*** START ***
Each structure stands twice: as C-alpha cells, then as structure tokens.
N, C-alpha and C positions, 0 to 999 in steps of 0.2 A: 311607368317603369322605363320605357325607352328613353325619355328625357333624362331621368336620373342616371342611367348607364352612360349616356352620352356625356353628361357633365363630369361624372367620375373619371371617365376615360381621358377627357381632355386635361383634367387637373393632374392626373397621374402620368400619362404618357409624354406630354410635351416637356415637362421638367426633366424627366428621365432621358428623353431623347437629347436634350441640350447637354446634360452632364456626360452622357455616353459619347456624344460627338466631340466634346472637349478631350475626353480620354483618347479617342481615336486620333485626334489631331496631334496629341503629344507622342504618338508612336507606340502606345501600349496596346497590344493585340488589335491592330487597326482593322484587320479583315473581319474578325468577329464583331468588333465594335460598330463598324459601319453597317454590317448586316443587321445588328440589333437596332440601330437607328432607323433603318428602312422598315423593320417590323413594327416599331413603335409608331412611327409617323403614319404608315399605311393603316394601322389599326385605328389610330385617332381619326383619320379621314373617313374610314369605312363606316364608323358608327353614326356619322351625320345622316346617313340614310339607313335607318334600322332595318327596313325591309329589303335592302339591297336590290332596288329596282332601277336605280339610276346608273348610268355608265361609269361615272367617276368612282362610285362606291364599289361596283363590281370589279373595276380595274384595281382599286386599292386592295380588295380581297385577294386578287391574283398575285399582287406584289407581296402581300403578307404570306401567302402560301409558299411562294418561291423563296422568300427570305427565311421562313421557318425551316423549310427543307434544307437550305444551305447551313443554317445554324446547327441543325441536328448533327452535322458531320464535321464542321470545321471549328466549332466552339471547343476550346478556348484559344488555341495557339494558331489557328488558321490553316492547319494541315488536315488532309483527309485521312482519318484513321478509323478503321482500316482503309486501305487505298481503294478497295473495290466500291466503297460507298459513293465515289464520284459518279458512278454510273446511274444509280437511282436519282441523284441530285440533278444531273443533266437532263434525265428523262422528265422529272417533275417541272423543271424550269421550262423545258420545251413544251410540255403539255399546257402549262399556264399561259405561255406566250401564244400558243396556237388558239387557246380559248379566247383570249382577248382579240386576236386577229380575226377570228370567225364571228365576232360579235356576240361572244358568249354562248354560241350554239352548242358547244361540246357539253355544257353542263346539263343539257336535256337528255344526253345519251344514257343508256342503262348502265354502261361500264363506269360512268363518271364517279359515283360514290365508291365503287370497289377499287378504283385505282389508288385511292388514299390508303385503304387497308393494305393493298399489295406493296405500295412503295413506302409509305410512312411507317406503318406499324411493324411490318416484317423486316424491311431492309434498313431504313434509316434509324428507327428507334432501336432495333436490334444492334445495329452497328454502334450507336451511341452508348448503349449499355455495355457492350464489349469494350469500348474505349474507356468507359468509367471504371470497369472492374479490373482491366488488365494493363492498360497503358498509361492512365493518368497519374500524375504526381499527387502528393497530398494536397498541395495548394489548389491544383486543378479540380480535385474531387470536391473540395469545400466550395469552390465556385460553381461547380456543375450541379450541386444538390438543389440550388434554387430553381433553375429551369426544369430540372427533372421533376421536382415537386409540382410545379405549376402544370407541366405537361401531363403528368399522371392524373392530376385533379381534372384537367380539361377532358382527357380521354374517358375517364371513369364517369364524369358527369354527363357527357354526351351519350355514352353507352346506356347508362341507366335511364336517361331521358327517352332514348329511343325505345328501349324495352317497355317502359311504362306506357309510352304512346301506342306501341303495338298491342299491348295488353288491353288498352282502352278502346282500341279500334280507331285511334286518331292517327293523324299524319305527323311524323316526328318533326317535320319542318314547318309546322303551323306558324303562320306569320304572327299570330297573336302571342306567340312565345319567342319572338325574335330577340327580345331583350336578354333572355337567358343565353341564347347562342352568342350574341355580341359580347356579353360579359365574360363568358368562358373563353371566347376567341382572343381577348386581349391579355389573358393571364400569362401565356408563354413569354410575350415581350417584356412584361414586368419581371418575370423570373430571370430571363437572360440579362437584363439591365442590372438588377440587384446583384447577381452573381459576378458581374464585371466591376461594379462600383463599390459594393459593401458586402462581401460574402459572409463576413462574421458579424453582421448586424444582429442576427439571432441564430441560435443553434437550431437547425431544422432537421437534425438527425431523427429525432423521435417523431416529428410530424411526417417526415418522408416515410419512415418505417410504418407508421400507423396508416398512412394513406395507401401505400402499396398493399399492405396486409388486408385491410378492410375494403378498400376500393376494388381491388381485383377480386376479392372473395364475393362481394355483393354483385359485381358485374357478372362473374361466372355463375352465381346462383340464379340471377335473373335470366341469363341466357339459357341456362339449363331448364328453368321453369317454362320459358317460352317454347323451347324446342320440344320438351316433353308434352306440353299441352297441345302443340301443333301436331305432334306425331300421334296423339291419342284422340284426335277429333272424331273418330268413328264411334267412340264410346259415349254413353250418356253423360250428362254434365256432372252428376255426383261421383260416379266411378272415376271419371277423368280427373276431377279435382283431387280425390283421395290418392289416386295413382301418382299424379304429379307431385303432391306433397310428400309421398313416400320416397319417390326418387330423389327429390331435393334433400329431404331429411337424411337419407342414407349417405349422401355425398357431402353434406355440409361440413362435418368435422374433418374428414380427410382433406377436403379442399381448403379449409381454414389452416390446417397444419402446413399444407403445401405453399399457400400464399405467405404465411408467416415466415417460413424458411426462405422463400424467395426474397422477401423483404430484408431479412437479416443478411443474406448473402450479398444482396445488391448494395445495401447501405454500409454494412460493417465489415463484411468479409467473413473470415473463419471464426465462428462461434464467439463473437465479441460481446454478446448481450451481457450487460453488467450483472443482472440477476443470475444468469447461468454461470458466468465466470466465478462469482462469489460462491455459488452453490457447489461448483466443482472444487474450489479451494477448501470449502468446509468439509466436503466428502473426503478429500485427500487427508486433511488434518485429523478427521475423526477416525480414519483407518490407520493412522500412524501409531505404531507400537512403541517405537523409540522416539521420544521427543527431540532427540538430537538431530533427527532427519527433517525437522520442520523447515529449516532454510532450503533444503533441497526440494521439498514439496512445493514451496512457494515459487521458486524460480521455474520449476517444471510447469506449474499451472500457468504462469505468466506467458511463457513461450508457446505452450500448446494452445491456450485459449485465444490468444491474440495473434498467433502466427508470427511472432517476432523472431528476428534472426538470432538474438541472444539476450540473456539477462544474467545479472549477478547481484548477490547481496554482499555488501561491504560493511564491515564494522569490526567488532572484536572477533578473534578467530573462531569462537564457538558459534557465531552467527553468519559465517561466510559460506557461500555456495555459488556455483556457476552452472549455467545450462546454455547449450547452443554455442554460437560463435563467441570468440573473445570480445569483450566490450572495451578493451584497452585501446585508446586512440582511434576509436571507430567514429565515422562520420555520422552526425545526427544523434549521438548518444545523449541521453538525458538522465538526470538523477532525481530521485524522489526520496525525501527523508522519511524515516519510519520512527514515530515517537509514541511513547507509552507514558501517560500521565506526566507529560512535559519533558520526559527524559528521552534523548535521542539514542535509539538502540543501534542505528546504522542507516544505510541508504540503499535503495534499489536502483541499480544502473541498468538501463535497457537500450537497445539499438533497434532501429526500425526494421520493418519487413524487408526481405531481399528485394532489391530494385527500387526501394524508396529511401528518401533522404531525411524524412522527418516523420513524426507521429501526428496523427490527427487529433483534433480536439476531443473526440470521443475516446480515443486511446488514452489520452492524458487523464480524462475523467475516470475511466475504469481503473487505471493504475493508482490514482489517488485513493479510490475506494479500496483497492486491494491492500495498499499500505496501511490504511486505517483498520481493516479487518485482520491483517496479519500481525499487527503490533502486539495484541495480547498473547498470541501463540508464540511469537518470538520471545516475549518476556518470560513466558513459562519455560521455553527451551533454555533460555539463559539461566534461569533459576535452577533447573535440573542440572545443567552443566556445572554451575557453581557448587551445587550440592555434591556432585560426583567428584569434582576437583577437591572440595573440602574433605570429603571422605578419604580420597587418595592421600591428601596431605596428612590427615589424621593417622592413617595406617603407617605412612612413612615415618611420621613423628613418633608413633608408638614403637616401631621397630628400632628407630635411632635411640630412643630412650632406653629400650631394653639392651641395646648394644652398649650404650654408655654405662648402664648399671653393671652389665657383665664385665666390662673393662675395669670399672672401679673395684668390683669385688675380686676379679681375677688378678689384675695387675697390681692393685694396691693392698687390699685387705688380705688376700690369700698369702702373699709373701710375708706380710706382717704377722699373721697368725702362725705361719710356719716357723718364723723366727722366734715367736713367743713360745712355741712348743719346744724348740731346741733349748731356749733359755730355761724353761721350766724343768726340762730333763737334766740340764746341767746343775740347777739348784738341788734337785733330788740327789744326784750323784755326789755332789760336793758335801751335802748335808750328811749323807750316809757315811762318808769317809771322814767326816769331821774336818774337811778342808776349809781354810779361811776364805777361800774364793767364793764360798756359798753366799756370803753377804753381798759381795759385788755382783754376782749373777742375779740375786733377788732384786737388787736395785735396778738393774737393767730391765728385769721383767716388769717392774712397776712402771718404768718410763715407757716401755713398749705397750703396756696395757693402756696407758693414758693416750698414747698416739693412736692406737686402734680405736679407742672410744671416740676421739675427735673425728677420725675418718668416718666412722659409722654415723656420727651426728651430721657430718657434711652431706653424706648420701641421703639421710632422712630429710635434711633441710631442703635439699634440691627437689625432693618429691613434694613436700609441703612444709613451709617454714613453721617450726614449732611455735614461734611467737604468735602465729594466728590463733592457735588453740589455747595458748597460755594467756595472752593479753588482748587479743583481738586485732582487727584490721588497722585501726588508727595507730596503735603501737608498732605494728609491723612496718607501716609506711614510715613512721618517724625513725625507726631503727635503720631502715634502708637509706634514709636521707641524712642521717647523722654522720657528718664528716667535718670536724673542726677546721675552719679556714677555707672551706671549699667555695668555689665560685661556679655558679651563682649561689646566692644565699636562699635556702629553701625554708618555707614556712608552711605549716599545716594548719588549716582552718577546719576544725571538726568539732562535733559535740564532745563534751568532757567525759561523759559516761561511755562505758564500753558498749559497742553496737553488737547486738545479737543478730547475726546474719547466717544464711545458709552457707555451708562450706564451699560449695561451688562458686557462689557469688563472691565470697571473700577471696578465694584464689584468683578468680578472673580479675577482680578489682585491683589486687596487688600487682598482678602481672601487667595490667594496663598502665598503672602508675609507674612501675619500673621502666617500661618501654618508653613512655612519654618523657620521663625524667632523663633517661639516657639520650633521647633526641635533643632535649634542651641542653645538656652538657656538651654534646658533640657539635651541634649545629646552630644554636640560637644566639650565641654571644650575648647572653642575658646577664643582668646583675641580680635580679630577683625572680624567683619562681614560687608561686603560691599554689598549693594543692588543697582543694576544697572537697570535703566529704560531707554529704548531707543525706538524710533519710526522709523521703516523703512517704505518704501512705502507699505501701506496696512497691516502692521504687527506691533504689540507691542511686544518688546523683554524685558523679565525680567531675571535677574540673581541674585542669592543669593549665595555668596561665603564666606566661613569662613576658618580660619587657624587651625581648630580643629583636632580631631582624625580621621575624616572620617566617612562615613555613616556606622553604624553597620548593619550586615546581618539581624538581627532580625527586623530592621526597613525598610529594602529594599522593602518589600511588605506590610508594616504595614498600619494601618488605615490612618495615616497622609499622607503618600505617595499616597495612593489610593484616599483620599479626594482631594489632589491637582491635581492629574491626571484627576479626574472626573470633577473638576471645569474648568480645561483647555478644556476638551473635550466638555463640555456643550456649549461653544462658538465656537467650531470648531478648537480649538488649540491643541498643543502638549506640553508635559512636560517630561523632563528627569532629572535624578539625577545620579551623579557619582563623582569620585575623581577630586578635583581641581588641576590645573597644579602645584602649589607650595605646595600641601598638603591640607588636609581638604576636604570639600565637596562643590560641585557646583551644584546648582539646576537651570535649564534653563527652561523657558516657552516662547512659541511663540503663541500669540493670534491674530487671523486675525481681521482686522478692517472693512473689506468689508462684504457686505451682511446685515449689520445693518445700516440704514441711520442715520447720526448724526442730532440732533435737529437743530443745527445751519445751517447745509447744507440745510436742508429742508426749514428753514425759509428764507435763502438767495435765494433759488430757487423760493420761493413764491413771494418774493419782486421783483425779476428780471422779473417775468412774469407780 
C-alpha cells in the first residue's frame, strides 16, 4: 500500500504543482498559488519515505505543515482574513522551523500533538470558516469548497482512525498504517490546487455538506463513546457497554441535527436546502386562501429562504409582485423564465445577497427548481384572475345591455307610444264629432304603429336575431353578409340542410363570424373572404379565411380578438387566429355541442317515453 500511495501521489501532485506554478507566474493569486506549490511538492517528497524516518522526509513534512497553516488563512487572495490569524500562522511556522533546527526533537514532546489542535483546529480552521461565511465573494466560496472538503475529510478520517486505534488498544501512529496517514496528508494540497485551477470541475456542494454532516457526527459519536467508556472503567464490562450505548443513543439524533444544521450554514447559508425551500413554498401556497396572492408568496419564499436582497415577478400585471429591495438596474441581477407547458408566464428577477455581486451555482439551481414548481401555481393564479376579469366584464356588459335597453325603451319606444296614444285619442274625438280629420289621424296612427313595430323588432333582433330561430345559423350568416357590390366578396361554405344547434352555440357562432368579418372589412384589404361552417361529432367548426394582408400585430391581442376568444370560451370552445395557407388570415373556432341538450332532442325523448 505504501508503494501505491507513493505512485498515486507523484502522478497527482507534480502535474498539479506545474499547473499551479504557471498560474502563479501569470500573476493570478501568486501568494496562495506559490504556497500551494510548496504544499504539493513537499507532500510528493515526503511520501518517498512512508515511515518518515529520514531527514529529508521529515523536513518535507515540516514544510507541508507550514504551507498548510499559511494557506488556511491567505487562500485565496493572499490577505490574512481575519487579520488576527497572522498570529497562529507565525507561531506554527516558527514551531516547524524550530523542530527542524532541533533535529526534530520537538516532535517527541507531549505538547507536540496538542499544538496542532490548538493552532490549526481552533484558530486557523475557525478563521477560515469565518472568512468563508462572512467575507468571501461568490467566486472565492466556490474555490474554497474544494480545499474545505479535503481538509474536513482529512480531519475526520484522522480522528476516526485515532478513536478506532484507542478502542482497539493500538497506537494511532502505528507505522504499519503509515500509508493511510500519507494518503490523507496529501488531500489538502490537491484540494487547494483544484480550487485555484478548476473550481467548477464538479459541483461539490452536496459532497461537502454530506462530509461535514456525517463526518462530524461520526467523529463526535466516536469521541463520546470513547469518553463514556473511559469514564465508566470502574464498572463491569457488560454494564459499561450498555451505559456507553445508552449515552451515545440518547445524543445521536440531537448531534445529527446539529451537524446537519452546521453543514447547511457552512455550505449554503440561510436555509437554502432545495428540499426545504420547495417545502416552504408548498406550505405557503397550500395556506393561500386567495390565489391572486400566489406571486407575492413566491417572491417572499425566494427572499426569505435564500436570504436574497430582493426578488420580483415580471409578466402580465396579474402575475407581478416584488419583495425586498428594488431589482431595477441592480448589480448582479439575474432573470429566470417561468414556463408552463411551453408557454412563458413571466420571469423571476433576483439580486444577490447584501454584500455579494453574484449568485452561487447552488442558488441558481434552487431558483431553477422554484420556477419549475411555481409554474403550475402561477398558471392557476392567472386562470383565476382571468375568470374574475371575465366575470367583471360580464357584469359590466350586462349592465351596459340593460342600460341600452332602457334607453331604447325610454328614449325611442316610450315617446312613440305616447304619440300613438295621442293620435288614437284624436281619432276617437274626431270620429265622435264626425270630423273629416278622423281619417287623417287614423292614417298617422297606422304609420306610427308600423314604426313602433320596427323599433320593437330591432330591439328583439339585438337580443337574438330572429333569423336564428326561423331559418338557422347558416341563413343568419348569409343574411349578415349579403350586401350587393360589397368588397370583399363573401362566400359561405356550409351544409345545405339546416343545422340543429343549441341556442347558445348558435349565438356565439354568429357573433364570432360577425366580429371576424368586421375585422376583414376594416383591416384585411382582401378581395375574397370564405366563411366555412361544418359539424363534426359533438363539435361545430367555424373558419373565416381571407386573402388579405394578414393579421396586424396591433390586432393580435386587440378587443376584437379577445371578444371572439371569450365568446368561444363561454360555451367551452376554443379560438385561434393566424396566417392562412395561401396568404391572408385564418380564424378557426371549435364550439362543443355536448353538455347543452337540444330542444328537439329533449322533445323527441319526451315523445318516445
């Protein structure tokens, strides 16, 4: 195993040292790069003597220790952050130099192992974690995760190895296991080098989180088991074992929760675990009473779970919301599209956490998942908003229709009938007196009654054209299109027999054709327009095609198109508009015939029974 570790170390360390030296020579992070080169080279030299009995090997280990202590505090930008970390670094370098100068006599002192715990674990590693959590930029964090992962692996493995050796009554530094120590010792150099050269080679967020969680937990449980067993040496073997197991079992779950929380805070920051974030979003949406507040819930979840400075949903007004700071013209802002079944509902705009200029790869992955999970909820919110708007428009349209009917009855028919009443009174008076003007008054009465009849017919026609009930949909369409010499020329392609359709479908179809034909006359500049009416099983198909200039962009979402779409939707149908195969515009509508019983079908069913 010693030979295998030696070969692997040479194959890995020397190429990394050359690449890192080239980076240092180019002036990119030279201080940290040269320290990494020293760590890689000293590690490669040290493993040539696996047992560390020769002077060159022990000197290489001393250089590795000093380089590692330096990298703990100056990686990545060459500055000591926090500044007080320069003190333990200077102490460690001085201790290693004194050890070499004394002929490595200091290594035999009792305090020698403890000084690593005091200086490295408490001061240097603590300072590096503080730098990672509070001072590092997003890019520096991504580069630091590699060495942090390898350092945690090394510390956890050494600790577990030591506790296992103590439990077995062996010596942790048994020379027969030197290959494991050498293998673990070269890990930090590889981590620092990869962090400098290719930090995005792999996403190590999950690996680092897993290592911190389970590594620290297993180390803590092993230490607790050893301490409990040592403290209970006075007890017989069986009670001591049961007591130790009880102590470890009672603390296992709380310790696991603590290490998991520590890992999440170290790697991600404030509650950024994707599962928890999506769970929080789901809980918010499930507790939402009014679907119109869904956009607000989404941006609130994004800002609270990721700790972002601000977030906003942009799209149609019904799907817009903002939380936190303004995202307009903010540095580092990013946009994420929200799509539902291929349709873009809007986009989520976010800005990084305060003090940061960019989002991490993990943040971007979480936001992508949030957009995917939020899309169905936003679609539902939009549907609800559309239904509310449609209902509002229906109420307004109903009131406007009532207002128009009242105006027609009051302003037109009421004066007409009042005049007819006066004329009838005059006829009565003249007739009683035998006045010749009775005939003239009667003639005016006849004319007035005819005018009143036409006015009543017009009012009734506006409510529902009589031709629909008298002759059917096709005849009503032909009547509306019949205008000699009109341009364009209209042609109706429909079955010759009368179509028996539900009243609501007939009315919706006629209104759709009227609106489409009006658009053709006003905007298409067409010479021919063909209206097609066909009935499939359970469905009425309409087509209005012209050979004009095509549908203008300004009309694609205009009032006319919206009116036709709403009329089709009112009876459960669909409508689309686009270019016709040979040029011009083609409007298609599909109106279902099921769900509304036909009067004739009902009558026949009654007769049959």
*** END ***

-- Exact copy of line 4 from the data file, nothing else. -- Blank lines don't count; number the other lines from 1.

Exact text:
């Protein structure tokens, strides 16, 4: 195993040292790069003597220790952050130099192992974690995760190895296991080098989180088991074992929760675990009473779970919301599209956490998942908003229709009938007196009654054209299109027999054709327009095609198109508009015939029974 570790170390360390030296020579992070080169080279030299009995090997280990202590505090930008970390670094370098100068006599002192715990674990590693959590930029964090992962692996493995050796009554530094120590010792150099050269080679967020969680937990449980067993040496073997197991079992779950929380805070920051974030979003949406507040819930979840400075949903007004700071013209802002079944509902705009200029790869992955999970909820919110708007428009349209009917009855028919009443009174008076003007008054009465009849017919026609009930949909369409010499020329392609359709479908179809034909006359500049009416099983198909200039962009979402779409939707149908195969515009509508019983079908069913 010693030979295998030696070969692997040479194959890995020397190429990394050359690449890192080239980076240092180019002036990119030279201080940290040269320290990494020293760590890689000293590690490669040290493993040539696996047992560390020769002077060159022990000197290489001393250089590795000093380089590692330096990298703990100056990686990545060459500055000591926090500044007080320069003190333990200077102490460690001085201790290693004194050890070499004394002929490595200091290594035999009792305090020698403890000084690593005091200086490295408490001061240097603590300072590096503080730098990672509070001072590092997003890019520096991504580069630091590699060495942090390898350092945690090394510390956890050494600790577990030591506790296992103590439990077995062996010596942790048994020379027969030197290959494991050498293998673990070269890990930090590889981590620092990869962090400098290719930090995005792999996403190590999950690996680092897993290592911190389970590594620290297993180390803590092993230490607790050893301490409990040592403290209970006075007890017989069986009670001591049961007591130790009880102590470890009672603390296992709380310790696991603590290490998991520590890992999440170290790697991600404030509650950024994707599962928890999506769970929080789901809980918010499930507790939402009014679907119109869904956009607000989404941006609130994004800002609270990721700790972002601000977030906003942009799209149609019904799907817009903002939380936190303004995202307009903010540095580092990013946009994420929200799509539902291929349709873009809007986009989520976010800005990084305060003090940061960019989002991490993990943040971007979480936001992508949030957009995917939020899309169905936003679609539902939009549907609800559309239904509310449609209902509002229906109420307004109903009131406007009532207002128009009242105006027609009051302003037109009421004066007409009042005049007819006066004329009838005059006829009565003249007739009683035998006045010749009775005939003239009667003639005016006849004319007035005819005018009143036409006015009543017009009012009734506006409510529902009589031709629909008298002759059917096709005849009503032909009547509306019949205008000699009109341009364009209209042609109706429909079955010759009368179509028996539900009243609501007939009315919706006629209104759709009227609106489409009006658009053709006003905007298409067409010479021919063909209206097609066909009935499939359970469905009425309409087509209005012209050979004009095509549908203008300004009309694609205009009032006319919206009116036709709403009329089709009112009876459960669909409508689309686009270019016709040979040029011009083609409007298609599909109106279902099921769900509304036909009067004739009902009558026949009654007769049959």